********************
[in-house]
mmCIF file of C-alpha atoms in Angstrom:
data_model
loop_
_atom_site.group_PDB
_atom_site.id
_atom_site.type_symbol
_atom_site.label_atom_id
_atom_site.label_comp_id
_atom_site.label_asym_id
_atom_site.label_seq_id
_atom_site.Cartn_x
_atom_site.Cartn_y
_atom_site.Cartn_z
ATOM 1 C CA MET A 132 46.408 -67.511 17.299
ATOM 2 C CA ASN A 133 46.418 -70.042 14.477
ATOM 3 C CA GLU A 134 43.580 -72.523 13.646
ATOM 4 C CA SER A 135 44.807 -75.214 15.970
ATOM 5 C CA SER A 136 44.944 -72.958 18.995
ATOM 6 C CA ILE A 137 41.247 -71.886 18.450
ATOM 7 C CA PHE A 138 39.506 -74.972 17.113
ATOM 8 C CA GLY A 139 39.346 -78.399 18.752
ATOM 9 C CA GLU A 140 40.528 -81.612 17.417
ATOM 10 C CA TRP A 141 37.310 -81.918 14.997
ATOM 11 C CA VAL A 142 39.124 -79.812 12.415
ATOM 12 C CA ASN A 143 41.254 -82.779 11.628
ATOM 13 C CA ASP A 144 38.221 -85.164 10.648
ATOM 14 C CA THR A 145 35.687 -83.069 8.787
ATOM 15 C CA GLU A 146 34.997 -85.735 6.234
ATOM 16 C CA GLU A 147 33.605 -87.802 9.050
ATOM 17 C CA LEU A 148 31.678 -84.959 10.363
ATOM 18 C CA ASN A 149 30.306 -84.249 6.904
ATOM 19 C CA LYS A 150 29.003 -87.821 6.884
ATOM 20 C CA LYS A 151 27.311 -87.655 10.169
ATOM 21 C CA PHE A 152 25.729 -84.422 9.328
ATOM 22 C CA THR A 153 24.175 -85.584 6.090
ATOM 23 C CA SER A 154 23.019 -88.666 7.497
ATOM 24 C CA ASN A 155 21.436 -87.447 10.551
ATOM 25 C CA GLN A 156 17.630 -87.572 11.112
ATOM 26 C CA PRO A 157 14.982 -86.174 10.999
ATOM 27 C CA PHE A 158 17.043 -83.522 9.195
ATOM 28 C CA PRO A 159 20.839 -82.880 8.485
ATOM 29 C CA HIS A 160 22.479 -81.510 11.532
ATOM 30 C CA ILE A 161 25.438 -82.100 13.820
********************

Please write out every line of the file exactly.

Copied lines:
[in-house]
mmCIF file of C-alpha atoms in Angstrom:
data_model
loop_
_atom_site.group_PDB
_atom_site.id
_atom_site.type_symbol
_atom_site.label_atom_id
_atom_site.label_comp_id
_atom_site.label_asym_id
_atom_site.label_seq_id
_atom_site.Cartn_x
_atom_site.Cartn_y
_atom_site.Cartn_z
ATOM 1 C CA MET A 132 46.408 -67.511 17.299
ATOM 2 C CA ASN A 133 46.418 -70.042 14.477
ATOM 3 C CA GLU A 134 43.580 -72.523 13.646
ATOM 4 C CA SER A 135 44.807 -75.214 15.970
ATOM 5 C CA SER A 136 44.944 -72.958 18.995
ATOM 6 C CA ILE A 137 41.247 -71.886 18.450
ATOM 7 C CA PHE A 138 39.506 -74.972 17.113
ATOM 8 C CA GLY A 139 39.346 -78.399 18.752
ATOM 9 C CA GLU A 140 40.528 -81.612 17.417
ATOM 10 C CA TRP A 141 37.310 -81.918 14.997
ATOM 11 C CA VAL A 142 39.124 -79.812 12.415
ATOM 12 C CA ASN A 143 41.254 -82.779 11.628
ATOM 13 C CA ASP A 144 38.221 -85.164 10.648
ATOM 14 C CA THR A 145 35.687 -83.069 8.787
ATOM 15 C CA GLU A 146 34.997 -85.735 6.234
ATOM 16 C CA GLU A 147 33.605 -87.802 9.050
ATOM 17 C CA LEU A 148 31.678 -84.959 10.363
ATOM 18 C CA ASN A 149 30.306 -84.249 6.904
ATOM 19 C CA LYS A 150 29.003 -87.821 6.884
ATOM 20 C CA LYS A 151 27.311 -87.655 10.169
ATOM 21 C CA PHE A 152 25.729 -84.422 9.328
ATOM 22 C CA THR A 153 24.175 -85.584 6.090
ATOM 23 C CA SER A 154 23.019 -88.666 7.497
ATOM 24 C CA ASN A 155 21.436 -87.447 10.551
ATOM 25 C CA GLN A 156 17.630 -87.572 11.112
ATOM 26 C CA PRO A 157 14.982 -86.174 10.999
ATOM 27 C CA PHE A 158 17.043 -83.522 9.195
ATOM 28 C CA PRO A 159 20.839 -82.880 8.485
ATOM 29 C CA HIS A 160 22.479 -81.510 11.532
ATOM 30 C CA ILE A 161 25.438 -82.100 13.820